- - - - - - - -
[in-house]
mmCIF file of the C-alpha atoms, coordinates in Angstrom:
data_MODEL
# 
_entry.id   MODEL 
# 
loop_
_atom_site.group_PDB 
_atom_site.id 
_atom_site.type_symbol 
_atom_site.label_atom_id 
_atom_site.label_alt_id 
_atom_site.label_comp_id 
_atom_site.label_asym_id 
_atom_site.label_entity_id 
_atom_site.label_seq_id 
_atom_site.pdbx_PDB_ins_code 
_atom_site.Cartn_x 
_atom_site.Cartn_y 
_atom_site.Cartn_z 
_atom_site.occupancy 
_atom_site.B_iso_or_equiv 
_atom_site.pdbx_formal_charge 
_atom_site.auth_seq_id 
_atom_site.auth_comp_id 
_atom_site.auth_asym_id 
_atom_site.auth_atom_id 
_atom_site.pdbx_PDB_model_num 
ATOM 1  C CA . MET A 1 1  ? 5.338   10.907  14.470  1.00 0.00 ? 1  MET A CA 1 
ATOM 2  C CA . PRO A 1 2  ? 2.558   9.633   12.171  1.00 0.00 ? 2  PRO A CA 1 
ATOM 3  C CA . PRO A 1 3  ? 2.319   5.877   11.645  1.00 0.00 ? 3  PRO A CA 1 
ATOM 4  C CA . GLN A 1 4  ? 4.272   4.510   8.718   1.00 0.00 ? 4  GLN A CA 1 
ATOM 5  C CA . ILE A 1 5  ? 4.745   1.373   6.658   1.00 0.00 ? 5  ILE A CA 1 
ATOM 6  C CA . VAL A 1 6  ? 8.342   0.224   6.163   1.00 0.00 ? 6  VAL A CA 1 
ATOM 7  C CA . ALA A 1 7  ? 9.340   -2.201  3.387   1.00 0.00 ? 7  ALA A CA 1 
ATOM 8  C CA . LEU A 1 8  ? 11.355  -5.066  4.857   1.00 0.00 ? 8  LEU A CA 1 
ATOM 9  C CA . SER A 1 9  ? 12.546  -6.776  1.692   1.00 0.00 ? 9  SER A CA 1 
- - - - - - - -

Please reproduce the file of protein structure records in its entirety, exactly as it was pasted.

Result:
[in-house]
mmCIF file of the C-alpha atoms, coordinates in Angstrom:
data_MODEL
# 
_entry.id   MODEL 
# 
loop_
_atom_site.group_PDB 
_atom_site.id 
_atom_site.type_symbol 
_atom_site.label_atom_id 
_atom_site.label_alt_id 
_atom_site.label_comp_id 
_atom_site.label_asym_id 
_atom_site.label_entity_id 
_atom_site.label_seq_id 
_atom_site.pdbx_PDB_ins_code 
_atom_site.Cartn_x 
_atom_site.Cartn_y 
_atom_site.Cartn_z 
_atom_site.occupancy 
_atom_site.B_iso_or_equiv 
_atom_site.pdbx_formal_charge 
_atom_site.auth_seq_id 
_atom_site.auth_comp_id 
_atom_site.auth_asym_id 
_atom_site.auth_atom_id 
_atom_site.pdbx_PDB_model_num 
ATOM 1  C CA . MET A 1 1  ? 5.338   10.907  14.470  1.00 0.00 ? 1  MET A CA 1 
ATOM 2  C CA . PRO A 1 2  ? 2.558   9.633   12.171  1.00 0.00 ? 2  PRO A CA 1 
ATOM 3  C CA . PRO A 1 3  ? 2.319   5.877   11.645  1.00 0.00 ? 3  PRO A CA 1 
ATOM 4  C CA . GLN A 1 4  ? 4.272   4.510   8.718   1.00 0.00 ? 4  GLN A CA 1 
ATOM 5  C CA . ILE A 1 5  ? 4.745   1.373   6.658   1.00 0.00 ? 5  ILE A CA 1 
ATOM 6  C CA . VAL A 1 6  ? 8.342   0.224   6.163   1.00 0.00 ? 6  VAL A CA 1 
ATOM 7  C CA . ALA A 1 7  ? 9.340   -2.201  3.387   1.00 0.00 ? 7  ALA A CA 1 
ATOM 8  C CA . LEU A 1 8  ? 11.355  -5.066  4.857   1.00 0.00 ? 8  LEU A CA 1 
ATOM 9  C CA . SER A 1 9  ? 12.546  -6.776  1.692   1.00 0.00 ? 9  SER A CA 1 